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  1.  89
    Humanoid Robots as “The Cultural Other”: Are We Able to Love Our Creations? [REVIEW]Min-Sun Kim & Eun-Joo Kim - 2013 - AI and Society 28 (3):309-318.
    Robot enthusiasts envision robots will become a “race unto themselves” as they cohabit with the humankind one day. Profound questions arise surrounding one of the major areas of research in the contemporary world—that concerning artificial intelligence. Fascination and anxiety that androids impose upon us hinges on how we come to conceive of the “Cultural Other.” Applying the notion of the “other” in multicultural research process, we will explore how the “Other” has been used to illustrate values and theories about robots, (...)
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  2.  7
    Robot as the “Mechanical Other”: Transcending Karmic Dilemma.Min-Sun Kim - forthcoming - AI and Society:1-10.
    As the artificial intelligence of computers grows ever-more sophisticated and continues to surpass the capacities of human minds in many ways, people are forced to question alleged ontological categories that separate humans from machines. As we are entering the world which is populated by non-enhanced and enhanced humans, cyborgs, robots, androids, avatars, and clones among them, the desire for evolutionary mastery of the natural world has taken on the two main directions: merging with machines in disembodied forms or embodied forms. (...)
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  3.  14
    Humans and Humanoid Social Robots in Communication Contexts.Min-Sun Kim, Jennifer Sur & Li Gong - 2009 - AI and Society 24 (4):317-325.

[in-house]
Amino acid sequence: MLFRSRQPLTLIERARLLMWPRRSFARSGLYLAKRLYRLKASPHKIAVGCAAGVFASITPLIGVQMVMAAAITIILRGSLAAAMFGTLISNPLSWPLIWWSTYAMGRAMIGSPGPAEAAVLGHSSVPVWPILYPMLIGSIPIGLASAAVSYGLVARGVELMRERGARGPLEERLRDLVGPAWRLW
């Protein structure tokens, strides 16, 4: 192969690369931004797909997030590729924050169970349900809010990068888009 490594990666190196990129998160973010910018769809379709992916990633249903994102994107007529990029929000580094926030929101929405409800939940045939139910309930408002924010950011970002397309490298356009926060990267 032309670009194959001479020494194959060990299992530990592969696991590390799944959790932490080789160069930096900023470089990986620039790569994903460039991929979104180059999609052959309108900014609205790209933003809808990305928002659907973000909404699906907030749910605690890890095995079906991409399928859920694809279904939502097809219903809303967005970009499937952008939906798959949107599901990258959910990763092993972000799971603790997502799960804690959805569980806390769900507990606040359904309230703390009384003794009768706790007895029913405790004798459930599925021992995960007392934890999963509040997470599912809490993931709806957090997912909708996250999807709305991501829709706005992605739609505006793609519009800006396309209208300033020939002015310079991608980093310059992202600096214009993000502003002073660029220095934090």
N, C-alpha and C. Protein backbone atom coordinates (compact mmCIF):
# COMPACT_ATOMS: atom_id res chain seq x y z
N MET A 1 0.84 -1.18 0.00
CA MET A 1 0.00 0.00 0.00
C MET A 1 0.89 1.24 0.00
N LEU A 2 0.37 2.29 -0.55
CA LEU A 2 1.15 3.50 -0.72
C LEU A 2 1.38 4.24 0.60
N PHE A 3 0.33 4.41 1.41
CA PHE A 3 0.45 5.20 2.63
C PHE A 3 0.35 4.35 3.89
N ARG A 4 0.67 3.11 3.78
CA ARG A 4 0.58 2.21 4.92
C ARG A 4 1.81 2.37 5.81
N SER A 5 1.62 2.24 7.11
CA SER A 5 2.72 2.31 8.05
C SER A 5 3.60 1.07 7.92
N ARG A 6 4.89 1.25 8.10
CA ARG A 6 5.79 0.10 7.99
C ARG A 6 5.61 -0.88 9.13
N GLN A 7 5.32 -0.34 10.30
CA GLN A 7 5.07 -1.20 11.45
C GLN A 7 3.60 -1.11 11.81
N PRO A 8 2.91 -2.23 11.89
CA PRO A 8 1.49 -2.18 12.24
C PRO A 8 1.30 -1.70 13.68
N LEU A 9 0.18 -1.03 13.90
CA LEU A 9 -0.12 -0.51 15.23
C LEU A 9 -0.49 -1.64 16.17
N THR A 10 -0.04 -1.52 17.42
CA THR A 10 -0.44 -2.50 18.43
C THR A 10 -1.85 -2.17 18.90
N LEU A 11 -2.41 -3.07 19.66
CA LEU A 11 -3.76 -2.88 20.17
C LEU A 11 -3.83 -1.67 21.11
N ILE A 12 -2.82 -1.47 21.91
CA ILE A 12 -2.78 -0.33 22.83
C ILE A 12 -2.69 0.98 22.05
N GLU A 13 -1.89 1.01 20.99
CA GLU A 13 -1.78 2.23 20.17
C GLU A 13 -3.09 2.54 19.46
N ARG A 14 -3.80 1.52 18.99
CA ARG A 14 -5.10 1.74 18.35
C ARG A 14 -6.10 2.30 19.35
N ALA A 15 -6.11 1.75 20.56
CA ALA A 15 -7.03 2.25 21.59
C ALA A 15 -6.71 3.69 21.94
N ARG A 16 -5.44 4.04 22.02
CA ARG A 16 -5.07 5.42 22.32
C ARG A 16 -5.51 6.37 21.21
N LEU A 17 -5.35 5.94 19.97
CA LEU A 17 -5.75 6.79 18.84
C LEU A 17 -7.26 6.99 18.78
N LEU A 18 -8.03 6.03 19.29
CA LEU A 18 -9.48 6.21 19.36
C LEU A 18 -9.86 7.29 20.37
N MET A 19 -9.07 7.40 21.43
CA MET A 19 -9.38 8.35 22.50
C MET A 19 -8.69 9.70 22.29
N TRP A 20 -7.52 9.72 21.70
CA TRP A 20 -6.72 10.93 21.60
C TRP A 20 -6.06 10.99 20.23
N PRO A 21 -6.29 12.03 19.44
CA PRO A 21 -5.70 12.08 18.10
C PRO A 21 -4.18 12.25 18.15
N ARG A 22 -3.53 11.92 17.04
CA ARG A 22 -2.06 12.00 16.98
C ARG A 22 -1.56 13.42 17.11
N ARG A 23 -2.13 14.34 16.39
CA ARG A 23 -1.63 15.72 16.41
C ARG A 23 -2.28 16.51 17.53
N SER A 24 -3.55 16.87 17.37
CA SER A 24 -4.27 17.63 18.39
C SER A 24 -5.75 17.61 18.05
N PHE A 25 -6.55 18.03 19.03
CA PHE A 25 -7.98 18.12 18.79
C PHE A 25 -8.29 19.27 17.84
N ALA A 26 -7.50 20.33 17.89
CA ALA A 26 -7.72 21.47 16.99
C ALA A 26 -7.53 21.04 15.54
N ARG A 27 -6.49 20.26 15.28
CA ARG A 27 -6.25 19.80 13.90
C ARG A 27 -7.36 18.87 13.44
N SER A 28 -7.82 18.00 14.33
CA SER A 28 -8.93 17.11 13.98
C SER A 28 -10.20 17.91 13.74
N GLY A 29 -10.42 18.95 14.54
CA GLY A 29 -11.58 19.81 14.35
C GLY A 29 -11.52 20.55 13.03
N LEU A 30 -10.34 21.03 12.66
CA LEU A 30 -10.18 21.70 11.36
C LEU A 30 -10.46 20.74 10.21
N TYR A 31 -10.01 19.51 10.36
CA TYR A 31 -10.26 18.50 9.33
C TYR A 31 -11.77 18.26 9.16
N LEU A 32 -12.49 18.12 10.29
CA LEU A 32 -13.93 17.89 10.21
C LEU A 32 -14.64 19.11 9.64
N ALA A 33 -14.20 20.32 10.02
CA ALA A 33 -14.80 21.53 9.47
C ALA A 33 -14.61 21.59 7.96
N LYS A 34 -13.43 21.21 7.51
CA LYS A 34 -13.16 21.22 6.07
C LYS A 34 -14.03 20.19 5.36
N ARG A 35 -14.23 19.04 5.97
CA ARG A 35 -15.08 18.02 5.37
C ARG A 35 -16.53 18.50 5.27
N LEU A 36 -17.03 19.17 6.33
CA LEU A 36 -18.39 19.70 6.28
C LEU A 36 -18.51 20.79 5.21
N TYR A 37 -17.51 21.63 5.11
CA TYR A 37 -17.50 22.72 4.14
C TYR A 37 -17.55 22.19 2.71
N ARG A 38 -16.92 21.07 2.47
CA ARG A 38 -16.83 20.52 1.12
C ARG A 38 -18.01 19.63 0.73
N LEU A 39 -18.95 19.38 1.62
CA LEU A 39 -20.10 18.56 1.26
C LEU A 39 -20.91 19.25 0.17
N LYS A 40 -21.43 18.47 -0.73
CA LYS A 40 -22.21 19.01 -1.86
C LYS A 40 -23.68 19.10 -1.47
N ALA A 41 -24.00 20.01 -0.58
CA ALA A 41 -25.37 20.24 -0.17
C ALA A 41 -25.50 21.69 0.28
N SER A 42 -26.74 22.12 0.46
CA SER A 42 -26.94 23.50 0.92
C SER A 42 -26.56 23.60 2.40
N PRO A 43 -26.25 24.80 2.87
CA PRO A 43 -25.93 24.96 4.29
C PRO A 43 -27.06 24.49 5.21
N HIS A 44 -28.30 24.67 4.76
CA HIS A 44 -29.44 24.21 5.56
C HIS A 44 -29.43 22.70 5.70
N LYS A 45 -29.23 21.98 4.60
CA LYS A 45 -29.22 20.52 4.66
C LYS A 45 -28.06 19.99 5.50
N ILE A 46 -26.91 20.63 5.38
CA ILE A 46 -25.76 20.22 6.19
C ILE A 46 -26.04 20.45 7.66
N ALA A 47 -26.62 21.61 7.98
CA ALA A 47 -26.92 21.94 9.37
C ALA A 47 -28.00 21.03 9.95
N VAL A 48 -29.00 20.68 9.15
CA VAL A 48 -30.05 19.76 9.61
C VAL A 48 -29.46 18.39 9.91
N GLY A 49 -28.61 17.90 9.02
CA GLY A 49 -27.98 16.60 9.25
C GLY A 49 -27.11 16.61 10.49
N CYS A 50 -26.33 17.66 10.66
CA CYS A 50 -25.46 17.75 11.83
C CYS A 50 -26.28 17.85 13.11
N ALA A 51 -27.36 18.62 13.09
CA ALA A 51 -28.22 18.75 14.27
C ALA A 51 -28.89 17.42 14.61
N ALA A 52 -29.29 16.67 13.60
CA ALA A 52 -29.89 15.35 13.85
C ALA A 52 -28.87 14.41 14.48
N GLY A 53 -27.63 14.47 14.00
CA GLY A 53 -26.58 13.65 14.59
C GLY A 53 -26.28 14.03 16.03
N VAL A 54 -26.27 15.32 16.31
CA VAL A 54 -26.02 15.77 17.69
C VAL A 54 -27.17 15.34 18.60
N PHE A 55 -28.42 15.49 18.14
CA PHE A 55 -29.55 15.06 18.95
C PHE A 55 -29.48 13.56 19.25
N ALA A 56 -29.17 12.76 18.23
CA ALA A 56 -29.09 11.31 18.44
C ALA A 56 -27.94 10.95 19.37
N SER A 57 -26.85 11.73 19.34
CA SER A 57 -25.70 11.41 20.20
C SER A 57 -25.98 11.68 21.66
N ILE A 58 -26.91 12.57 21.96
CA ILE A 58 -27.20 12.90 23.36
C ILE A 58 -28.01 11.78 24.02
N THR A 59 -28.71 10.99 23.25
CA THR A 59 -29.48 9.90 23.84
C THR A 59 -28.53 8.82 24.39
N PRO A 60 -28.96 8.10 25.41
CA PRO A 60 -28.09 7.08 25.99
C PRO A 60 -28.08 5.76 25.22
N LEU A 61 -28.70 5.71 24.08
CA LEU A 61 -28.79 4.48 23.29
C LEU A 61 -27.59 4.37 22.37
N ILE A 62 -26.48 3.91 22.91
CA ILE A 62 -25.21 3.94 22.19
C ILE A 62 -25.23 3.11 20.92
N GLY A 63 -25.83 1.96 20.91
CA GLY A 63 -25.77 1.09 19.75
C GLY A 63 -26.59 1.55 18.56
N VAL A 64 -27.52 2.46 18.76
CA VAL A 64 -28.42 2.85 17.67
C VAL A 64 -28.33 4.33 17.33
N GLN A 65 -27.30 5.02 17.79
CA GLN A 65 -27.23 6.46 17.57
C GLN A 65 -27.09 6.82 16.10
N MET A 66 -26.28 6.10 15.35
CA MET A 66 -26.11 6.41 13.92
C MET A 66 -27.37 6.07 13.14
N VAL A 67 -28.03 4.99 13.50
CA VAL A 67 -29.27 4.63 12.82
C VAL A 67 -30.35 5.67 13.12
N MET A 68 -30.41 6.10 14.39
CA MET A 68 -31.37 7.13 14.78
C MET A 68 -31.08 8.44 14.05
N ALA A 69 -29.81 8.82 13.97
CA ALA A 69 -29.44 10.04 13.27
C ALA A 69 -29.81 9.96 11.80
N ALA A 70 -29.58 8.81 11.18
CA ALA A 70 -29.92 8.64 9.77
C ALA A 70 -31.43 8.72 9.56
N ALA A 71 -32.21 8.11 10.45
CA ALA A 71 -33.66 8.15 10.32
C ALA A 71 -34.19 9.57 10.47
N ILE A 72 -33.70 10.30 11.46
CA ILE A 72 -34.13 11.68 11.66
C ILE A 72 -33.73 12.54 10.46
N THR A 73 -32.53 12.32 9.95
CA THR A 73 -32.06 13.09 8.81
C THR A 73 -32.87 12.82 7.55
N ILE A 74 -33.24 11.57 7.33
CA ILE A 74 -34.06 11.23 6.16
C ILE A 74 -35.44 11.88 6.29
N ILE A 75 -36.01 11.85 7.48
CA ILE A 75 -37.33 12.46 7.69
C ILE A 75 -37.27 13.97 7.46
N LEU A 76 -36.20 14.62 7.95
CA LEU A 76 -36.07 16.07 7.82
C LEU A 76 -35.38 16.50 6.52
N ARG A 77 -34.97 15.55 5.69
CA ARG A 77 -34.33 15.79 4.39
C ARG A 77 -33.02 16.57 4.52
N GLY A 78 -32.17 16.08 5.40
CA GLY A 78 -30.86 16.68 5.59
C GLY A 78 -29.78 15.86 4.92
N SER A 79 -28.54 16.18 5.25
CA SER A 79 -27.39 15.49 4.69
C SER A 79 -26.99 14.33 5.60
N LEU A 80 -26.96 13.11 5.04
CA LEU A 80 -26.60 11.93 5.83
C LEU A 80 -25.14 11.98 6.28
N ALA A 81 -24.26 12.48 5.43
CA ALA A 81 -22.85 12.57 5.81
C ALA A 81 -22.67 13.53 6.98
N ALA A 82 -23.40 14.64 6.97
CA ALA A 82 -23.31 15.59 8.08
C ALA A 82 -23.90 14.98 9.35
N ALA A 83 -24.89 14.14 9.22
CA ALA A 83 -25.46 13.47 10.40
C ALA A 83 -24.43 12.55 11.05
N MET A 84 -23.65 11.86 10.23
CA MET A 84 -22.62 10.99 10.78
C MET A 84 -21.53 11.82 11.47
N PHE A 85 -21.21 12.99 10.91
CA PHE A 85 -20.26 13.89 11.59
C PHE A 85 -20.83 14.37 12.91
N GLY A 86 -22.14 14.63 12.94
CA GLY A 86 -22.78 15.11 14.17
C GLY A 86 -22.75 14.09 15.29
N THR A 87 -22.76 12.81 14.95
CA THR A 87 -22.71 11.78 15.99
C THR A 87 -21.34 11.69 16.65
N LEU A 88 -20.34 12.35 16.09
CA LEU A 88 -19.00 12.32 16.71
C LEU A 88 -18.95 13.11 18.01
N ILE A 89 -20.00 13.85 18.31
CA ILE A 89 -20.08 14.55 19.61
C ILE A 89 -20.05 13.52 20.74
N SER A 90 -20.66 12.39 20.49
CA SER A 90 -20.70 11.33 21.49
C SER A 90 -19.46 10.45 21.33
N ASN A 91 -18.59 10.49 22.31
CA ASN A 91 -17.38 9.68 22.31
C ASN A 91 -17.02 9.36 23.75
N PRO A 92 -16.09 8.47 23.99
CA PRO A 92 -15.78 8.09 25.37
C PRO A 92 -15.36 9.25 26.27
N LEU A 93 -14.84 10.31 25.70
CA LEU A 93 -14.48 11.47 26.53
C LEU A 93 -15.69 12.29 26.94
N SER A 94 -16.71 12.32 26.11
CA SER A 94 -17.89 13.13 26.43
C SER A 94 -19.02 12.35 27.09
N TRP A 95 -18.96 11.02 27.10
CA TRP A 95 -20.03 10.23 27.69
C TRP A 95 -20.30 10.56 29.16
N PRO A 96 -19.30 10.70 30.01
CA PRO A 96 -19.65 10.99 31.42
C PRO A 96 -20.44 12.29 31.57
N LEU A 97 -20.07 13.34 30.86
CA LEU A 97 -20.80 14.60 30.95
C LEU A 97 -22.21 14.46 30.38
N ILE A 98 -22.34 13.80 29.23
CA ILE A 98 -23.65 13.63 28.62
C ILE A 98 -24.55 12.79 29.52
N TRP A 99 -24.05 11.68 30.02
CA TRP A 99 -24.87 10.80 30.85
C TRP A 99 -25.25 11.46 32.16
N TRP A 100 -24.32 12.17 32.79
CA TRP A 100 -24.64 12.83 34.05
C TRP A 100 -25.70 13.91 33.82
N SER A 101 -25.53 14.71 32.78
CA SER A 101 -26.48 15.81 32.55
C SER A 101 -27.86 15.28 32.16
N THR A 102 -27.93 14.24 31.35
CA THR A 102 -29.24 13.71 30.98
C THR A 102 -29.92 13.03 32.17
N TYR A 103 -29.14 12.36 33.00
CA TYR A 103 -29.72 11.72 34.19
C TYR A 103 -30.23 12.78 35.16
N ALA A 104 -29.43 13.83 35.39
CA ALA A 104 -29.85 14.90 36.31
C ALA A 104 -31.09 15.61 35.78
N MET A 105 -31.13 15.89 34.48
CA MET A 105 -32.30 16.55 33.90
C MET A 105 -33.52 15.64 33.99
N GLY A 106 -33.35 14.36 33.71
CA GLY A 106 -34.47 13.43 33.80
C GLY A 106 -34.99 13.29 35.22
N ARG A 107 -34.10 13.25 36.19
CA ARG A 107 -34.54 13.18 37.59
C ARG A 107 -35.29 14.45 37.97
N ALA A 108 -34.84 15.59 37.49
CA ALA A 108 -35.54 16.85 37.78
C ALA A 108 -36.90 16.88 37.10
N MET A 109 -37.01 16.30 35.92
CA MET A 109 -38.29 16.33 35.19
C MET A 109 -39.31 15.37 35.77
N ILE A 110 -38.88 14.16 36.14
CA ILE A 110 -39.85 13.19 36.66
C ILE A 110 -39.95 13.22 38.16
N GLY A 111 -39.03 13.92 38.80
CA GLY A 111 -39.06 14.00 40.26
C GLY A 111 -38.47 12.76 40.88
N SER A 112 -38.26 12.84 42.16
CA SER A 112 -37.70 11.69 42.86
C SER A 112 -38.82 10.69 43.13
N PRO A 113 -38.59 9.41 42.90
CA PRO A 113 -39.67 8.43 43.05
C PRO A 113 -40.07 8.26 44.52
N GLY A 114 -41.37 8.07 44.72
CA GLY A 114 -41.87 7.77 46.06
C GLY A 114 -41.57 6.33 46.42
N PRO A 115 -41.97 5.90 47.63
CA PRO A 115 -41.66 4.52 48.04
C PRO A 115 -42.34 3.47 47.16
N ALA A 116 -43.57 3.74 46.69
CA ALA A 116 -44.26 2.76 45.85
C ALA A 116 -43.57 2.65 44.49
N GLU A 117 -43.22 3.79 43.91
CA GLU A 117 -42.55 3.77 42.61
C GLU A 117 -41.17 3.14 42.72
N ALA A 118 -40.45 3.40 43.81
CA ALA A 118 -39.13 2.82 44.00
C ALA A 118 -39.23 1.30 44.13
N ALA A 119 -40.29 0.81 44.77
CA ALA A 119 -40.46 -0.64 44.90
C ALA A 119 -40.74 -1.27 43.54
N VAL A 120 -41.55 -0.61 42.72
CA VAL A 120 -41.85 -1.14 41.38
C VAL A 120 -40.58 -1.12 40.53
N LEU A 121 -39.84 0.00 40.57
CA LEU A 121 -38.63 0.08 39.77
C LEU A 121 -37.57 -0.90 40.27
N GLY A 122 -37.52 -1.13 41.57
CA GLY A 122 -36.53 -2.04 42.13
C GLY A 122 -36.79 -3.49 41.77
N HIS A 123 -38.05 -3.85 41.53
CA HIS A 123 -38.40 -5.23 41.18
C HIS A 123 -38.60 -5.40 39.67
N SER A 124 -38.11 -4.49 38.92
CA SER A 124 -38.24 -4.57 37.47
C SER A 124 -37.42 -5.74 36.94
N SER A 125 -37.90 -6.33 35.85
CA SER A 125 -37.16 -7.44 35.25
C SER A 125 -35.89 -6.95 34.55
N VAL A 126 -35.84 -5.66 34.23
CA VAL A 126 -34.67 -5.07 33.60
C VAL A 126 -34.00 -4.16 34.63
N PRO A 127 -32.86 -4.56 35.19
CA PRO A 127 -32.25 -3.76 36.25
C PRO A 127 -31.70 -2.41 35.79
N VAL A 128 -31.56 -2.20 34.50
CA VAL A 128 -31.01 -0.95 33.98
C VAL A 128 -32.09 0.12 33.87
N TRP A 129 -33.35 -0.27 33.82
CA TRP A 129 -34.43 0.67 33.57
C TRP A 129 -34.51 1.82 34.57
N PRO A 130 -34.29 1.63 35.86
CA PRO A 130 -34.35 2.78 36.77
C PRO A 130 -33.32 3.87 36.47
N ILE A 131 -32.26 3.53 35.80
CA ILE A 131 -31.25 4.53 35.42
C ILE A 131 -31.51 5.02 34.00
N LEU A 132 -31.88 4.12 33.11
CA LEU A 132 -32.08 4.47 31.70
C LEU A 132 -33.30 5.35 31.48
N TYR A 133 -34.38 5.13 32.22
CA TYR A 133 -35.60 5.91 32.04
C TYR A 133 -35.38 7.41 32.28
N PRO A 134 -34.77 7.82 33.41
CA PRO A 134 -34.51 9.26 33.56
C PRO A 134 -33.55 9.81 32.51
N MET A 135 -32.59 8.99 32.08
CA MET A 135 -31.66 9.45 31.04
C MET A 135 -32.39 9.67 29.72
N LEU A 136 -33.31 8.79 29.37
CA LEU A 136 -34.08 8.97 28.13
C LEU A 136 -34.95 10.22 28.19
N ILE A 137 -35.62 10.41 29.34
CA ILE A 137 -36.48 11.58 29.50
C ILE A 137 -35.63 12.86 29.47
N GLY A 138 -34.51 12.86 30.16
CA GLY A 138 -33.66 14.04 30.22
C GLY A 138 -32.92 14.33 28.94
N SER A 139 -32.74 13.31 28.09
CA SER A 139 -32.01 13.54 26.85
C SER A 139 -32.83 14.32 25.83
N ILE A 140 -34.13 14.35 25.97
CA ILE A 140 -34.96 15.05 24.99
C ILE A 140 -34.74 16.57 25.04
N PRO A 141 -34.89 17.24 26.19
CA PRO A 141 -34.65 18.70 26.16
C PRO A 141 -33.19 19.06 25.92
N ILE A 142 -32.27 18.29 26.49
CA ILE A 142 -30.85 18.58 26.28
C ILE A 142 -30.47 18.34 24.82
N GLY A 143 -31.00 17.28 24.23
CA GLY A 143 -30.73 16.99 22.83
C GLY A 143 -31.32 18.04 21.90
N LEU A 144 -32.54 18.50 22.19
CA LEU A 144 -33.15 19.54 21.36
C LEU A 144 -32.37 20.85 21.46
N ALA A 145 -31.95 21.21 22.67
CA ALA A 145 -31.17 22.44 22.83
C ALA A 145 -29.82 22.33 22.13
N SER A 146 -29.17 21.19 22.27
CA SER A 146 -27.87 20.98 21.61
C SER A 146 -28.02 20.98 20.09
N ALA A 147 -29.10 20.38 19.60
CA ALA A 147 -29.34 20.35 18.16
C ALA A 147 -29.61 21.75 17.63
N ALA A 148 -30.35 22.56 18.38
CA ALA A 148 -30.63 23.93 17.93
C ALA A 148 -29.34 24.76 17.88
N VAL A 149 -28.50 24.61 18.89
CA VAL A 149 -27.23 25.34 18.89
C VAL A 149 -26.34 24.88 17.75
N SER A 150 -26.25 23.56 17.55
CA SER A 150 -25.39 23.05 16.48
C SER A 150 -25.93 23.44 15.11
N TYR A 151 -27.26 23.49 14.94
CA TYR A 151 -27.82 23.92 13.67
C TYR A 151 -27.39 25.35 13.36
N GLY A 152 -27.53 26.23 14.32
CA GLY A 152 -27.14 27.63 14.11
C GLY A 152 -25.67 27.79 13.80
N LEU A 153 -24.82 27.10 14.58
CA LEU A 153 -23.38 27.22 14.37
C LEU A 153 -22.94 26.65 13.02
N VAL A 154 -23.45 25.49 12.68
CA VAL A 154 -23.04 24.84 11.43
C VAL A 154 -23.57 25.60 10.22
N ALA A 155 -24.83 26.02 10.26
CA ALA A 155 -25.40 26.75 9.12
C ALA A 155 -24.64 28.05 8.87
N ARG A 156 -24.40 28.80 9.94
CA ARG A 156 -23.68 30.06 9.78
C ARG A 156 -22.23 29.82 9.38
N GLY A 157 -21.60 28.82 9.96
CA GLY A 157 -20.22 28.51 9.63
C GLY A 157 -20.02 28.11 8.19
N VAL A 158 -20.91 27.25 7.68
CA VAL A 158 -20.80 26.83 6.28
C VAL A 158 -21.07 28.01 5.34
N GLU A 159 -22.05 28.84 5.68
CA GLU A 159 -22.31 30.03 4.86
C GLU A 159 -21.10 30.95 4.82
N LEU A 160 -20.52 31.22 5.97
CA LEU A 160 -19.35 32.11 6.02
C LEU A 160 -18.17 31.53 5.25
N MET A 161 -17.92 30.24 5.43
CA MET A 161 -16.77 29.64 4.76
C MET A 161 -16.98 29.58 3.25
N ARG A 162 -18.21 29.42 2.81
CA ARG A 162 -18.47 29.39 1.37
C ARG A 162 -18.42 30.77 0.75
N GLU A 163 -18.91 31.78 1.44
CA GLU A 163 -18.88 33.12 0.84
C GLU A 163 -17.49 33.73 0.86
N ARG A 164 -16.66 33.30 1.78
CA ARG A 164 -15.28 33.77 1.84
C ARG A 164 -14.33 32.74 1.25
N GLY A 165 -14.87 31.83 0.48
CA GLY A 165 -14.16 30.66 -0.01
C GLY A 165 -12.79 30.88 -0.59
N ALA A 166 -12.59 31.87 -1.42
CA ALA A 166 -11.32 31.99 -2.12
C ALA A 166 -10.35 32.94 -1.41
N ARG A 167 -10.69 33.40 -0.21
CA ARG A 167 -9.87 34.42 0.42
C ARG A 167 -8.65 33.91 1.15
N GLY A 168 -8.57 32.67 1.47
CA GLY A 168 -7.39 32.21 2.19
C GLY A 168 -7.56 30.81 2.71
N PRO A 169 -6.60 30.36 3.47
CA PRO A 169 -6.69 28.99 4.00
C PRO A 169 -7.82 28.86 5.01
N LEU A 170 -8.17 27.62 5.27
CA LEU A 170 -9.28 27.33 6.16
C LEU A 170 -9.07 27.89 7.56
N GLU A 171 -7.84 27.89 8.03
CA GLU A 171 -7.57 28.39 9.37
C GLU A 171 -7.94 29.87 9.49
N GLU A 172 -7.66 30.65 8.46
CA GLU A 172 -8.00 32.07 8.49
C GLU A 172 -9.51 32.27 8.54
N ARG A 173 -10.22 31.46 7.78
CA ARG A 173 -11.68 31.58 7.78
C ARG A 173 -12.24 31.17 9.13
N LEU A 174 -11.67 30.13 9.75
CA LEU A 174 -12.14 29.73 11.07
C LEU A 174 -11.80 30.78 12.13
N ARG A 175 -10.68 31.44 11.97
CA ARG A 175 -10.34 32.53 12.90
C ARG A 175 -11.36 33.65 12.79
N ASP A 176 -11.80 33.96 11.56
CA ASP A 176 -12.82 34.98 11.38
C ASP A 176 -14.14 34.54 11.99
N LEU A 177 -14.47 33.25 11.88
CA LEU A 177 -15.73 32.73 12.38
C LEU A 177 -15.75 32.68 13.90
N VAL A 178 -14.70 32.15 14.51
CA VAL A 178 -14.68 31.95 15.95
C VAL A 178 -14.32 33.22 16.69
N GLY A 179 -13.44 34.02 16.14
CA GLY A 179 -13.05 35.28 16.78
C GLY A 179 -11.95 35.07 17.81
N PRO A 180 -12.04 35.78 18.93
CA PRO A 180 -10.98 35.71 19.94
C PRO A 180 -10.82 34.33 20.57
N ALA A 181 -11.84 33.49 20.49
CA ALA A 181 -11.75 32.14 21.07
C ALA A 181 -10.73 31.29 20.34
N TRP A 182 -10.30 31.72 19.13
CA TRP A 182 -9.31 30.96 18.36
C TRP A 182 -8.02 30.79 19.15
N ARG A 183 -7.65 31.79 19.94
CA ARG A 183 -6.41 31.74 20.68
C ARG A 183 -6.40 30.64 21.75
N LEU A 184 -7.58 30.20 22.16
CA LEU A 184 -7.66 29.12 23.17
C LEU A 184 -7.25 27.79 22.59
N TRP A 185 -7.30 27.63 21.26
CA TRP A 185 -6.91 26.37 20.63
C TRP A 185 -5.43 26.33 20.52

As humanoid social robots are developed rapidly in recent years and experimented in social situations, comparing them to humans provides insights into practical as well as philosophical concerns. This study uses the theoretical framework of communication constraints, derived in human–human communication research, to compare whether people apply social-oriented constraints and task-oriented constraints differently to human targets versus humanoid social robot targets. A total of 230 students from the University of Hawaii at Manoa participated in the study. The participants completed a (...)
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  4.  18
    The Effects of Multiculturalism and Mechanistic Disdain for Robots in Human-to-Robot Communication Scenarios.Hyun-Hee Heo & Min-Sun Kim - 2013 - Interaction Studies 14 (1):81-106.
    This study investigates the effects of cultural orientation and the degree of disdain for robots on the preferred conversational styles in human-to-robot interactions. 203 participants self-reported on questionnaires through a computer-based online survey. The two requesting situations were intended to simulate the participants' interactions with humanoid social robots through an Internet video-phone medium of communication. Structural equation modeling was performed to examine the mediating role of mechanistic disdain between multicultural orientation and conversational constraints. The findings reveal that between the two (...)
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    The Effects of Multiculturalism and Mechanistic Disdain for Robots in Human-to-Robot Communication Scenarios.Hyun-Hee Heo & Min-Sun Kim - 2013 - Interaction Studiesinteraction Studies Social Behaviour and Communication in Biological and Artificial Systems 14 (1):81-106.
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  6. Self-Construals, Anger Regulation, and Life Satisfaction in the United States and Japan.Satoshi Akutsu, Ayano Yamaguchi, Min-Sun Kim & Atsushi Oshio - 2016 - Frontiers in Psychology 7.
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